Sweden's Famous White Moose in All His Mystical Glory

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©. Anders Tedeholm

When the rare leucistic moose appeared before his camera, photographer Anders Tedeholm captured the magic.

You may remember several years ago when a video of a rare white moose in Sweden made the rounds. It went completely viral, for obvious reasons – like, it was the most majestic thing ever caught on camera, for starters.

But now we have something equally majestic, just in still form: A shot of this magnificent member of the deer family, taken by photographer Anders Tedeholm. Seriously, who needs unicorns when this moose exists?

The story behind the white moose photo

We chatted with Anders by email and he told us a bit about the shot. Anders lives in a place called Hammarö, Sweden, which is around 60 miles (100 kilometers) from the enchanted forest that the moose calls home. He confirms that it is the same moose made famous by the video. Anders says that he has met him several times now.

When we asked how the photo came about, Anders told us,

I had heard that the moose had been seen close to a village in the area the day before, so I went there to try to get some photos of him. I was driving around on the small roads in the area, and suddenly he was standing there.

We dare say, an apparition! And we wouldn't want it any other way.

The photo is so fairytale perfect that we wondered if there were any Photoshop shenanigans at hand. Anders shared the original files with us to compare, and we can confirm that aside from minimal adjustments, this is the actual magic that happened.

For the record, it's not an "albino" moose

Despite the distinct lack of color, the moose's wan hue is not from albinism. Albinism is a genetic condition in which there is an absence of melanin, the stuff responsible for giving color to the skin, hair, eyes, et cetera. Our moose here – like many of the snowy peacocks and cream-colored giraffes of the world – has leucism, which is a mutation resulting in reduced pigment. A true albino moose would have pink or red eyes; animals with leucism have dark eyes.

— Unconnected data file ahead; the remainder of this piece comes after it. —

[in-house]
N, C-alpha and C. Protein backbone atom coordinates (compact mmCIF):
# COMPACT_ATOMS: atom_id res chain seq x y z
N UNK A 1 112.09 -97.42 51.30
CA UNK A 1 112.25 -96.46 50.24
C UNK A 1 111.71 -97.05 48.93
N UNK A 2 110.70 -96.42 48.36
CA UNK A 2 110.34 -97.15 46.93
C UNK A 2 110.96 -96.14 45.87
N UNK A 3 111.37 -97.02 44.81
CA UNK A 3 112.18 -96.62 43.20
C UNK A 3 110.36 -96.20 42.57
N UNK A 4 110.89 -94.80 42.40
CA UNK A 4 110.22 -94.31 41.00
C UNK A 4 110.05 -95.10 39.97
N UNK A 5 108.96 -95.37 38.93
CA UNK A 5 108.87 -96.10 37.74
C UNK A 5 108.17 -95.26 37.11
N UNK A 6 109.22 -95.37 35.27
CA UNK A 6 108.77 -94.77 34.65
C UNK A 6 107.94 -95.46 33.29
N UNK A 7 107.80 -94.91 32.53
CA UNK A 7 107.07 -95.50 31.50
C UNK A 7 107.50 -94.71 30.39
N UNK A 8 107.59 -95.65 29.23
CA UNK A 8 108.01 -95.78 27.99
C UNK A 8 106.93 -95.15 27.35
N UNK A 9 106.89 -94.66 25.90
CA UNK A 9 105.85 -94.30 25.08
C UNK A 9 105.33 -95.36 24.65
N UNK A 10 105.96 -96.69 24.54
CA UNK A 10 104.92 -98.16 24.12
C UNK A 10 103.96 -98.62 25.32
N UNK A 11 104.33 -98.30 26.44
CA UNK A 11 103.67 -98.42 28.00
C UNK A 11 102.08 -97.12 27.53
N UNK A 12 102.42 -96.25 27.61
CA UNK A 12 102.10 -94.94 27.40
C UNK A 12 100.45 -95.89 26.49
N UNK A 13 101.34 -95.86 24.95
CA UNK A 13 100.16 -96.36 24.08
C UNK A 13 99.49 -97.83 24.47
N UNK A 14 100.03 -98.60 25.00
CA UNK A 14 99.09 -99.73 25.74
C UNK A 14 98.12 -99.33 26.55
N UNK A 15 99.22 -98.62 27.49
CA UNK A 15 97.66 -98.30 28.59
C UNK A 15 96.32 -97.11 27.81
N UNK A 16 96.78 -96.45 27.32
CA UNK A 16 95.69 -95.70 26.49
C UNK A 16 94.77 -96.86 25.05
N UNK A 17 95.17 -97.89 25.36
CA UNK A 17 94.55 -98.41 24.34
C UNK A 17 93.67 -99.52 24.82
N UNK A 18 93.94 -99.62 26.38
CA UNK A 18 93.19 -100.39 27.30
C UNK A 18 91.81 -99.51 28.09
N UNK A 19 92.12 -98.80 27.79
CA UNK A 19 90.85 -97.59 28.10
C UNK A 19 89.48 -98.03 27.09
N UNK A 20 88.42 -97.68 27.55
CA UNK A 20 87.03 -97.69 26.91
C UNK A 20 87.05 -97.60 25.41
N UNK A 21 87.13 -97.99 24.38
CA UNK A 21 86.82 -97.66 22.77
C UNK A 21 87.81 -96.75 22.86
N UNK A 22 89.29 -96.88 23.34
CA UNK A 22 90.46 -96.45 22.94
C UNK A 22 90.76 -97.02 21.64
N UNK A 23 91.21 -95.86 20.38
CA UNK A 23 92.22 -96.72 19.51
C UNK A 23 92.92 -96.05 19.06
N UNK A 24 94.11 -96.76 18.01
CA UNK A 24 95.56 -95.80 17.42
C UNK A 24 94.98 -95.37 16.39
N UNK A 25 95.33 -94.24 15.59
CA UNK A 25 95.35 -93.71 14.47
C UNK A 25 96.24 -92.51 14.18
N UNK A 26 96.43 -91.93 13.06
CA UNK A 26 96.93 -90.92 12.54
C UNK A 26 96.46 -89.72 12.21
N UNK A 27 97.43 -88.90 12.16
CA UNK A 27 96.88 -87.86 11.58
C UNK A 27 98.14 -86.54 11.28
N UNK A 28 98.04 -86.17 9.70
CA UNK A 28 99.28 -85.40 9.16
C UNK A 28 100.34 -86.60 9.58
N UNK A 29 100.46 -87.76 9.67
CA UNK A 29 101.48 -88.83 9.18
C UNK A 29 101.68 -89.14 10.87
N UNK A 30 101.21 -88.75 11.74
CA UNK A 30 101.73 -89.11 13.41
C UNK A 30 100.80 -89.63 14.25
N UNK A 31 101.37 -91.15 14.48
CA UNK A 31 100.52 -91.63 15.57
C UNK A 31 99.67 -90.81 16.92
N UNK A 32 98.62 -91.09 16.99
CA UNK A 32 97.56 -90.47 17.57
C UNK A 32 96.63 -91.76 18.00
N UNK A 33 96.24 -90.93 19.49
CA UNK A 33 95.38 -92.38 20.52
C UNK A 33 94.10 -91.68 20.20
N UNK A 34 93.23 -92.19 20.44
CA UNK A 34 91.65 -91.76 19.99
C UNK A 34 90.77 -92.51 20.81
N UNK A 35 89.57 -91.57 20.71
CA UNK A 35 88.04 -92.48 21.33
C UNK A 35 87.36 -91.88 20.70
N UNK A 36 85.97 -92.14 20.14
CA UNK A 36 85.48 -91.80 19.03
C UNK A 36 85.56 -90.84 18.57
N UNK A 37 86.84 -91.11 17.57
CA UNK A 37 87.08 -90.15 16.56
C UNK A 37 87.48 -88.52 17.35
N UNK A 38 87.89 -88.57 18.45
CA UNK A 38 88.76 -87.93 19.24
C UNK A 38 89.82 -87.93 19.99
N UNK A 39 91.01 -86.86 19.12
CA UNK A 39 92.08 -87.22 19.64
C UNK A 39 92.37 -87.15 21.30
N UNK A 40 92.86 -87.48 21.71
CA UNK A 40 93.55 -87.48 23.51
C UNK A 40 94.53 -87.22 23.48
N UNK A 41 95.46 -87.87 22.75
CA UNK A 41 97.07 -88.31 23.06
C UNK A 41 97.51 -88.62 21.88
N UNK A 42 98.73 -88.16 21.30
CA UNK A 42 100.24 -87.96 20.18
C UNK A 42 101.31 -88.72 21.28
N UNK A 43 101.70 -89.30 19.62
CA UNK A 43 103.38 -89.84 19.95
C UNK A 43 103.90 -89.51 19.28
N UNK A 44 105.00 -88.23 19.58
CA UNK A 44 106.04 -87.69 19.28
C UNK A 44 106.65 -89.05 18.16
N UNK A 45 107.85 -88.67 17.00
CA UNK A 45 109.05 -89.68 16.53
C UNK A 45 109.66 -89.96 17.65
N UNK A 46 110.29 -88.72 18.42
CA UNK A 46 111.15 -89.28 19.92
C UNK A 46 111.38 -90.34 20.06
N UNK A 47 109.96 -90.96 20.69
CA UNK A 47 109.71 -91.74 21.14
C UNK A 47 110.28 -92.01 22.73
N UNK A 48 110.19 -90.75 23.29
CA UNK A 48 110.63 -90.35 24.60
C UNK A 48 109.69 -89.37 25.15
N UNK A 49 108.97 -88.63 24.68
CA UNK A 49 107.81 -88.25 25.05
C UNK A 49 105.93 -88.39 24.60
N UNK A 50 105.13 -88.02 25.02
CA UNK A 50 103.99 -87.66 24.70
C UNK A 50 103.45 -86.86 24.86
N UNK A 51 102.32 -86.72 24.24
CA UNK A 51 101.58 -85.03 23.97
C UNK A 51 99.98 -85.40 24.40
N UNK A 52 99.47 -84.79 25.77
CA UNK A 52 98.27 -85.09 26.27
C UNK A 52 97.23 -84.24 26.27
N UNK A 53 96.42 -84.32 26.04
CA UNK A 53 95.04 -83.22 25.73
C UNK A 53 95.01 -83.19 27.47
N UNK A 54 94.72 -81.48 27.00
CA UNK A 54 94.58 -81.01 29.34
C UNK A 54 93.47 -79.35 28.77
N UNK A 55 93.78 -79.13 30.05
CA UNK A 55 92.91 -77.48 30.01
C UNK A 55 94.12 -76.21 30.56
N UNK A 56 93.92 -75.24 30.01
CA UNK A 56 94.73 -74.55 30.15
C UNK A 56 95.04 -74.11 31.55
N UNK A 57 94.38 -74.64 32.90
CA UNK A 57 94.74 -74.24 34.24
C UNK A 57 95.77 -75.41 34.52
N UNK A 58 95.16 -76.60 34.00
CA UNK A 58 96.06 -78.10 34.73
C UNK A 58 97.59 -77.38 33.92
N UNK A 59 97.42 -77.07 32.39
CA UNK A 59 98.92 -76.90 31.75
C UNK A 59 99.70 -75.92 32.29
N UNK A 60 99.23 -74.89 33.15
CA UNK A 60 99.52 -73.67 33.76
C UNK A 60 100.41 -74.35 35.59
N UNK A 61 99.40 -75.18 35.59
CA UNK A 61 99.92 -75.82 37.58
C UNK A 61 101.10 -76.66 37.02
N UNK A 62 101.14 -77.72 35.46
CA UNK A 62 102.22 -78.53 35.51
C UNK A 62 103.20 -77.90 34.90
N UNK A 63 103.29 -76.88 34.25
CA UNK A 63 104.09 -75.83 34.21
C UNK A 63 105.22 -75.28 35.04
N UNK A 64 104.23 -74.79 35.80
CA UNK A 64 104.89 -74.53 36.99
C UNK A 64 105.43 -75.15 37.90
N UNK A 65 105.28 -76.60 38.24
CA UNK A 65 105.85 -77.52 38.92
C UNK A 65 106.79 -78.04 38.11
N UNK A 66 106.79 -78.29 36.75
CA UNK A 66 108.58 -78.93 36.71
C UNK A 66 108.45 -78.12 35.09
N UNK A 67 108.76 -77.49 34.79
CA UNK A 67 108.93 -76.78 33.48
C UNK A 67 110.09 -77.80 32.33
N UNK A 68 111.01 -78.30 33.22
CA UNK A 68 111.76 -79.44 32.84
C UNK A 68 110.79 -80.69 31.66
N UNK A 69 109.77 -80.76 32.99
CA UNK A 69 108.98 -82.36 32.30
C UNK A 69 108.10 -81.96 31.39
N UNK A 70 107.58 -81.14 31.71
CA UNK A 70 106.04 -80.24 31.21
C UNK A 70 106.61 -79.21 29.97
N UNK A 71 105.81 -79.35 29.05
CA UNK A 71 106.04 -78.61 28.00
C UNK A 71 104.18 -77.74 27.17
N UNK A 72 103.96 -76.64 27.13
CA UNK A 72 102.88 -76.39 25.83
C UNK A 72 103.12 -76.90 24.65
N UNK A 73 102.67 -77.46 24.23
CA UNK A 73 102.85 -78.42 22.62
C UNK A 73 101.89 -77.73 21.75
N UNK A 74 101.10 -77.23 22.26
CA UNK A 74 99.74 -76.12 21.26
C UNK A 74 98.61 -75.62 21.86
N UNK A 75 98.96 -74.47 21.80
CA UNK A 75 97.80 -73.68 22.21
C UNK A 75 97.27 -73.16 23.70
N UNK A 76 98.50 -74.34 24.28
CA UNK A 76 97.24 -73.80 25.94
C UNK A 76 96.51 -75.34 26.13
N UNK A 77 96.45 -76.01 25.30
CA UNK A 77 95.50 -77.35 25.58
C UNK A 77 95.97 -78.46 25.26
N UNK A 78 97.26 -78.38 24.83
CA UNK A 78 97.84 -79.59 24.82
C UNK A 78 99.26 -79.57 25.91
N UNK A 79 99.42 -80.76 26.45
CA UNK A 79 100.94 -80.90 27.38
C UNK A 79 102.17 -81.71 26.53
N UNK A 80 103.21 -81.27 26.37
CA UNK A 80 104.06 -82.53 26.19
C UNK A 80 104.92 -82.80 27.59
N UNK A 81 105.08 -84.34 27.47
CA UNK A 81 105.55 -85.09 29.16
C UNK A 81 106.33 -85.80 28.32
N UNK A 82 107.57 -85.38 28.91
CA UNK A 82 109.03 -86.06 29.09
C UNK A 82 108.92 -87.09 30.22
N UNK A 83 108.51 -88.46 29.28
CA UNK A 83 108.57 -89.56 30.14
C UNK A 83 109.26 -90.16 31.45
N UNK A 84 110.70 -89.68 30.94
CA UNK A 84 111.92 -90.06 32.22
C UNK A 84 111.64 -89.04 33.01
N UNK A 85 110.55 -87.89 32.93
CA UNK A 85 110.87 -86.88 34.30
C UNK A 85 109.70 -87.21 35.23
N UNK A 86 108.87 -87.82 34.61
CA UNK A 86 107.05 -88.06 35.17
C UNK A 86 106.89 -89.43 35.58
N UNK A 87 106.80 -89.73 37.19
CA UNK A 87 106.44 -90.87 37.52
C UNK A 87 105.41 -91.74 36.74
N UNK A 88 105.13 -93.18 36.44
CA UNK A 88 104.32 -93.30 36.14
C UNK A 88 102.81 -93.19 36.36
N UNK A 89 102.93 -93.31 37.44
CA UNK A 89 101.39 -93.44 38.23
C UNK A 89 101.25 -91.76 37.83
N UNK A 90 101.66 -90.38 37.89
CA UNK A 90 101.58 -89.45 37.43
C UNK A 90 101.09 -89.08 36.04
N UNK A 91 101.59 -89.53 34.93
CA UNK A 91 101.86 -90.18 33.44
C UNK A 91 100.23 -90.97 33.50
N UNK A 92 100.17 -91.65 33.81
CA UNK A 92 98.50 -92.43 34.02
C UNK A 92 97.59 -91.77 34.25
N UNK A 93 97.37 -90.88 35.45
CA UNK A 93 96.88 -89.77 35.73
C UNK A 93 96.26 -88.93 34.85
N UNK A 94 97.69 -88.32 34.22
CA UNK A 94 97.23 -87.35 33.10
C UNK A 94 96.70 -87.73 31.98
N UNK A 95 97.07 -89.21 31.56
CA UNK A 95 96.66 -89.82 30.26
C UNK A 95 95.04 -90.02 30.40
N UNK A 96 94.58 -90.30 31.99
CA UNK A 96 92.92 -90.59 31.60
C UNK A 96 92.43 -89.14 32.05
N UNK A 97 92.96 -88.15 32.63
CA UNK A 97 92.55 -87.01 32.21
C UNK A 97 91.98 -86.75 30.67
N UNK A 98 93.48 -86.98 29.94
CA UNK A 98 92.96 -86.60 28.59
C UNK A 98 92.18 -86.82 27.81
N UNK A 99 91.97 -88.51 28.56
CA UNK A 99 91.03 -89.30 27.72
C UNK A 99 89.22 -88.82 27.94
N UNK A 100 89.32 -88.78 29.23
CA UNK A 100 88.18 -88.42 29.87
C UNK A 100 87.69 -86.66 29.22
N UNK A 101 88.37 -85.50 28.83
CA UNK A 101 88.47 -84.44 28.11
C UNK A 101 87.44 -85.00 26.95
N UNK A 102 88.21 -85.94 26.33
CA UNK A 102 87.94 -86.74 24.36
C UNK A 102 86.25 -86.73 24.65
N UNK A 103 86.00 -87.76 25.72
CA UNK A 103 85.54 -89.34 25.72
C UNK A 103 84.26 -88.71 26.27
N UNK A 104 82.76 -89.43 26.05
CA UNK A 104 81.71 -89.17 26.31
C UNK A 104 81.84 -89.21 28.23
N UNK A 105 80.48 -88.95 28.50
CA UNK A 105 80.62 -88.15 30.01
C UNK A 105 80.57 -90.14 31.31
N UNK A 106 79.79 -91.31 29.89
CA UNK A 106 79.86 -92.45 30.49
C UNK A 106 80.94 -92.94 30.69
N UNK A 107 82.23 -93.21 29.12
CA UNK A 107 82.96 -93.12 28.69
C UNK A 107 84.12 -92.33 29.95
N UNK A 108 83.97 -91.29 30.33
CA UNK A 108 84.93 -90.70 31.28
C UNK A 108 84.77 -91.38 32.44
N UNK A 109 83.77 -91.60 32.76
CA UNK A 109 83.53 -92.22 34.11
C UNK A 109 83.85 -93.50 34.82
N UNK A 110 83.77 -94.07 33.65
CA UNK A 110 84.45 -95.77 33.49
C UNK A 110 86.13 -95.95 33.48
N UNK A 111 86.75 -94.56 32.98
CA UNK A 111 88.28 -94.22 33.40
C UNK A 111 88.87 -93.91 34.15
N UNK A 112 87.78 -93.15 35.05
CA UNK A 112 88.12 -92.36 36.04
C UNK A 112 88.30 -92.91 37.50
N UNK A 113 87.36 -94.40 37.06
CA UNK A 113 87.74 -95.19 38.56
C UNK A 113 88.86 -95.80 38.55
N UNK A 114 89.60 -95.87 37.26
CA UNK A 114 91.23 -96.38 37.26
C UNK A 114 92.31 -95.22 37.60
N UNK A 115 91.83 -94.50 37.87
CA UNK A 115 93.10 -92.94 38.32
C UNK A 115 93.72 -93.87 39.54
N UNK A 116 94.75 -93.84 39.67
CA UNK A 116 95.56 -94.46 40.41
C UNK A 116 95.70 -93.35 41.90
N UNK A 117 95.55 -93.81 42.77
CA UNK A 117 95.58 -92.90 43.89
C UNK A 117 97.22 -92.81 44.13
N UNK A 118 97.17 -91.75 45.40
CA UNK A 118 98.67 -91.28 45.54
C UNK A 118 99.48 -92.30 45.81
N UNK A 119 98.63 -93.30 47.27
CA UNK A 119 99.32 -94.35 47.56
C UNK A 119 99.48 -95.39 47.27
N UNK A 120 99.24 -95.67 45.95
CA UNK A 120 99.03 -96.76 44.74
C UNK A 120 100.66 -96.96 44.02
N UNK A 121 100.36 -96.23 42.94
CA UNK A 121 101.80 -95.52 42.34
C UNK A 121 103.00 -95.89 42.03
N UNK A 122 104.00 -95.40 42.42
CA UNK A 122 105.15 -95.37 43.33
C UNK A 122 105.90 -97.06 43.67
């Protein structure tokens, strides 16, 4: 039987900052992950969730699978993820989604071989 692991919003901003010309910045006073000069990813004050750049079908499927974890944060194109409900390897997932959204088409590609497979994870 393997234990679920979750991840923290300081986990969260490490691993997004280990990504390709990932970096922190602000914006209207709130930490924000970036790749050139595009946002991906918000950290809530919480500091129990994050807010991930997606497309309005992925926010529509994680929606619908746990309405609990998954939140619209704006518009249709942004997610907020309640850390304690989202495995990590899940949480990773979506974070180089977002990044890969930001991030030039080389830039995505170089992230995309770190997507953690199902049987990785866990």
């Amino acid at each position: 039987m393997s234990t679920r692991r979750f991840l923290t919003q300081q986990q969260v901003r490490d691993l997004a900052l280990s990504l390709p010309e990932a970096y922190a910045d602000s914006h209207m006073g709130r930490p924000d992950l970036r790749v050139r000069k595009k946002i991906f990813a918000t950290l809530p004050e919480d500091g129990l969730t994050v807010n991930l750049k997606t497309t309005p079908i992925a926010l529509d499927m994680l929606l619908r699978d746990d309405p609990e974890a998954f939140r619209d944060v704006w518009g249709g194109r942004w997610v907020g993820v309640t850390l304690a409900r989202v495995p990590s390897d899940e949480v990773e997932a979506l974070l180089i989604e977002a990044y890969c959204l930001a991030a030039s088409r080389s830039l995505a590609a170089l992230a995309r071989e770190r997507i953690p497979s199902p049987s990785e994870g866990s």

How rare are white moose?

While this ivory creature may be magical and mystical, there are others of his ilk. Sightings of white moose have been reported in Norway, as well as Canada and Alaska. Göran Ericsson, a "professor of elk and moose" (dream job) for the Swedish University of Agricultural Sciences told National Geographic that while the condition is rare, it’s possible the prevalence of white moose is increasing.

“Hunters have chosen to not kill any moose that are light,” said Ericsson. Which means that they are essentially being protected, and thus, natural selection has the opportunity to make them more common. “It is kind of like dog breeding,” he said. “They choose to select for traits that otherwise wouldn’t have occurred.”

A world with more white moose? Bring it on. And can we get some unicorns in there while we're at it?

Thank you to Anders for sharing this exquisite shot; you can see more of his magic at his website.